Loch Leven to the S.E., and runs through the Breadalbane Forest
into Glen Lyon, where it sinks below the upper gneissose strata with
their associated limestones. Ben Lawers occupies the synclinal
formed by these upper strata. Professor Jameson shows that the
Silurians of the S.W. Highlands have also been thrown into great
undulations with an anticlinal axis extending from the N. of Cantyre
through Cowal, and] by the bend of Loch Riden to Loch Eck and
Loch Lomond. The E. coast from Stonehaven to Aberdeen affords
an interesting illustration of the structure of the Grampians. The
Old Red of Stonehaven is succeeded by the clay slates of Carron
Point, and then by mica slate and gneiss, aU of them frequently
traversed by dykes of trap, porphyry, quartz, and granite.

The limestones of Sutherlandshire, which lie at the base of the
lower Silurian, prove from the nature of their fossils the identity of
these rocks with the calciferous sand rocks of N. America.

These limestones, with their associated quartz rocks, rest uncon-
formably on

K. The Cambrian strata, which consist of brownish red sand-
stones and conglomerates, resting on the convoluted edges of the
older gneiss. The W. coast of Ross, extending from the Applecross
district to Torridon, Poolewe, Loch Maree, and thence into Suther-
land as far as Loch Enard, are the localities where the Cambrian
rocks are principally developed, in addition to a patch on the island
of Rum. Underneath these strata lies



Scotland. III. Geology. [29]

L, Thid fundamental gneiss, also called Laurentian gneiss, as being
tlie equivalent of that system in Nortli America and the oldest
known rocks. It has a strike from S.E. to N.W., beiug at right
angles to all the other superjacent deposits. These rocks are found
occupying a small space on either side Loch ]\Iaree, on the N, shores
of which they contain a band of limestone, and farther N. occupying
the W. coast of Sutherland, occasionally capped by the Cambrian, as
at Queenaig near Inchnadamff. * Lewis, the Outer Hebrides, Coll, and
Tiree are also composed of the Laurentian gneiss.

M. In closing this brief notice of the Geology of Scotland, a few
words must be said of the igneous and intrusive rocks which go so
far in making up the accessories of Scotch scenery. Granite (unless
indeed Mr. Geikie is right in believing that it is not an igneous
rock at all, but only a farther development of metamorphosis) is found
rising up amongst the highest mountain groups, such as Ben Nevis,
where it is pierced by porphyry, the Cairngorms, Ben Alder, Ben
Dearig, Ben Laoghal, the Hill of Ord, Ben Cruachan, Goatfell, etc.
But it is not only in the very lofty hills that granite is observed,
but sometimes in comparatively low grounds, such as are seen in the
N. of Aberdeenshire, and in the lonely moor of Rannoch, The Old
Eed igneous rocks consist of Felspathic rocks, porphyries, and inter-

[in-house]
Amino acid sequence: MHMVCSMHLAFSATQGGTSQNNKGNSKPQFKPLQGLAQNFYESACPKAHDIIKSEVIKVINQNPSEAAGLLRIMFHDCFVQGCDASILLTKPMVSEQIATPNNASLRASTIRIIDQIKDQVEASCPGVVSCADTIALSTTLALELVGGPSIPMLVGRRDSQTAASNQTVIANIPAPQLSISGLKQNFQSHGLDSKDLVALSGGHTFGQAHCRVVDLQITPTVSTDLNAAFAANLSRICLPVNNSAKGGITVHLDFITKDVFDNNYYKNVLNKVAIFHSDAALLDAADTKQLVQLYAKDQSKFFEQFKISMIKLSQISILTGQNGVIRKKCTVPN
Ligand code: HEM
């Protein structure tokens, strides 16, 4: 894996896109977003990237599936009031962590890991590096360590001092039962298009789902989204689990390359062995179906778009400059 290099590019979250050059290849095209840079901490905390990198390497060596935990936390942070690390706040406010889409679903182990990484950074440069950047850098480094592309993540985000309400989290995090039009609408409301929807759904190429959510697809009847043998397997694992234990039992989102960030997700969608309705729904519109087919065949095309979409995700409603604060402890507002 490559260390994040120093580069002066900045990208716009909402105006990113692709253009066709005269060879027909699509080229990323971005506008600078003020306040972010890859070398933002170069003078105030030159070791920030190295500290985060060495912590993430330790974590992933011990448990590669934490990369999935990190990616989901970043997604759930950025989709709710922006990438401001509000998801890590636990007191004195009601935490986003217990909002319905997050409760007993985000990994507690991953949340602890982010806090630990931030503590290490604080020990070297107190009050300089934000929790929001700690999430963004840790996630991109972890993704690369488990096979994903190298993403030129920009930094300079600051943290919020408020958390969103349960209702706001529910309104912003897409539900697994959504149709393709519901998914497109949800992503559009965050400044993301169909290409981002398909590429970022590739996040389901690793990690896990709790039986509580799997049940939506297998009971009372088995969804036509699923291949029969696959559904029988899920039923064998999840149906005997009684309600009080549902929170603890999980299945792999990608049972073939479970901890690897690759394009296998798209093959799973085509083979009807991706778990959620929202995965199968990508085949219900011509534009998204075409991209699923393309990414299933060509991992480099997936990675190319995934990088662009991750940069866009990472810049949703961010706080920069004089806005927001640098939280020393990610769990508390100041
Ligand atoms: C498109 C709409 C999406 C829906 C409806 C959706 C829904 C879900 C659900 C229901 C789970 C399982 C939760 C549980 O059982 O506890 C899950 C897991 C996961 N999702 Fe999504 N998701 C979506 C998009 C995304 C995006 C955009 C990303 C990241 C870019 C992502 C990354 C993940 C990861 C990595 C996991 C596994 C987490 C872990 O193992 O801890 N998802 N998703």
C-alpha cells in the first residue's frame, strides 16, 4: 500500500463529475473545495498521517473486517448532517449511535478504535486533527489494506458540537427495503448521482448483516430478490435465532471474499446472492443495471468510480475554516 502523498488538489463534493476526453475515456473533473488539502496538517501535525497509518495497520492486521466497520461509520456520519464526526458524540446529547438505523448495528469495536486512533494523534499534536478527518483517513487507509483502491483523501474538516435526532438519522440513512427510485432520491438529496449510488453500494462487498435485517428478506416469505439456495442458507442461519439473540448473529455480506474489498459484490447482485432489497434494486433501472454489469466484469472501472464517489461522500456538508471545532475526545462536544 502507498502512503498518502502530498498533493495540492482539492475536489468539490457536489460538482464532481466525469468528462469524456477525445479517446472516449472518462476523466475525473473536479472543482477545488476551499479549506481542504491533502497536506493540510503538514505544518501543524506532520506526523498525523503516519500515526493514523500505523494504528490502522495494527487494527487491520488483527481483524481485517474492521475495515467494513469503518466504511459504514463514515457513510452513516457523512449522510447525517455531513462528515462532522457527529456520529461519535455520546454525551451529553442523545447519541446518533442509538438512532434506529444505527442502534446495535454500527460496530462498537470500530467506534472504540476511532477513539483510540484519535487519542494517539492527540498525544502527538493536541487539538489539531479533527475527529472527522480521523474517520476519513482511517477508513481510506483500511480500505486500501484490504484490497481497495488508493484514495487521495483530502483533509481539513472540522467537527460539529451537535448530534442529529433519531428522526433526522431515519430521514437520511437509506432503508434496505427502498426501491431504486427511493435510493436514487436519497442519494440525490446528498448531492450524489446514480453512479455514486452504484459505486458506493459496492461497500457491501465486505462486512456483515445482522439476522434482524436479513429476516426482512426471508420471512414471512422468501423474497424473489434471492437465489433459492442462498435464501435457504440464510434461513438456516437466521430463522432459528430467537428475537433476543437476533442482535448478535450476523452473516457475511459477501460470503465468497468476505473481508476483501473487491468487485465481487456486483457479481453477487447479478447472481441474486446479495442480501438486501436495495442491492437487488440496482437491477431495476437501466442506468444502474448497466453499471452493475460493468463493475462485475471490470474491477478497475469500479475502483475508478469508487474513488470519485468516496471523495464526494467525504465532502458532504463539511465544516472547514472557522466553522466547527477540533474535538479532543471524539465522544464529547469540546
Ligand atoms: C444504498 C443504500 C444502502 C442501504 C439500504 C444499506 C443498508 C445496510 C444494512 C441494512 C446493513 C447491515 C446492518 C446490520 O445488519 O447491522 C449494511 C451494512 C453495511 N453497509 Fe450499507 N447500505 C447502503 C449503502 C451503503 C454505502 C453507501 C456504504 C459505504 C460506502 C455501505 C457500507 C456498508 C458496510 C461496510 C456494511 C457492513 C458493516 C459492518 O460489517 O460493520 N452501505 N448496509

stratified ashes, such as form the Sidlaw, Ochil, and Pentland Hills.

The Carboniferous igneous rocks of contemporaneous date are
principally found in the Lothians, such as Arthur's Seat and the
Bathgate Hills ; while for intrusive rocks we may specify Stirling
Rock, Castle Rock of Edinburgh, etc.

Permian Rochs occur, as already stated, in Xithsdale and Ayr-
sliire. The Tertiary volcanic Rocks of Scotland are seen along the
line of the Inner Hebrides, and from Antrim northwards. They
reappear in the Faroe Islands and even in Iceland.

Appended is a list of some of the most interesting spots to the
geologist and fossil collector : —

Post- Tertiary. — Bute, Paisley, Dalniuir, Tignabruaich. — Arctic shells.

Tertiary. — Ardtun, Mull : Leaf -heels.

Oolitic. — Skye, Pabba : Liassic fossils. Helmsdale and Brora : Plants.

Trias 1 — Elgin : Hyperodapedon {Telerp)eton), Elginense.

Permian. — Valley of Nith, Corncockle Muir Quarry, Annandale : Foot-
marks of Reptiles.

Carboniferous. — Boghead, Torbane Hill mineral. Lanarkshire basin ;
Coal-plants, shells, brachiopoda of the limestone. Lothian basin : Fishes
of Burdiehouse limestone.

CarhoniferoiLs.—Axvax\. : Trees preserved in trap.

Upper Old Pi.ed. — Dura Den : Fishes. — Phaneropleuron Andersoni,
Glyptoloenius Kinnairdii, Holoptychius Andersoni. Cromarty : Diplacan-



30



Route 3. — St. Bosicells to Beston — Dunse. Sect. I.



4| m. Earlston Stat., celebrated as
the residence of Thomas of Ercil-
doun, otherwise known as Thomas
the Rhymer, in whose prophecies the
whole country side once put implicit
faith. He was born in the reign of
Alexander II., and was contemporary
with Wallace. It was the general
belief that he was carried away by
the Queen of the Elfins, into the
interior of the Eiltlon Hills (Rte. 1.).

The Rhymer's Tower is to be seen
at the W. end of the village, close
to the river.

In the neighbourhood of Earlston
are Coicdenknovjcs (R. Cotesworth,
Esq.), the scene of Robert Craw-
ford's ballad, "The Bonnie Broom,"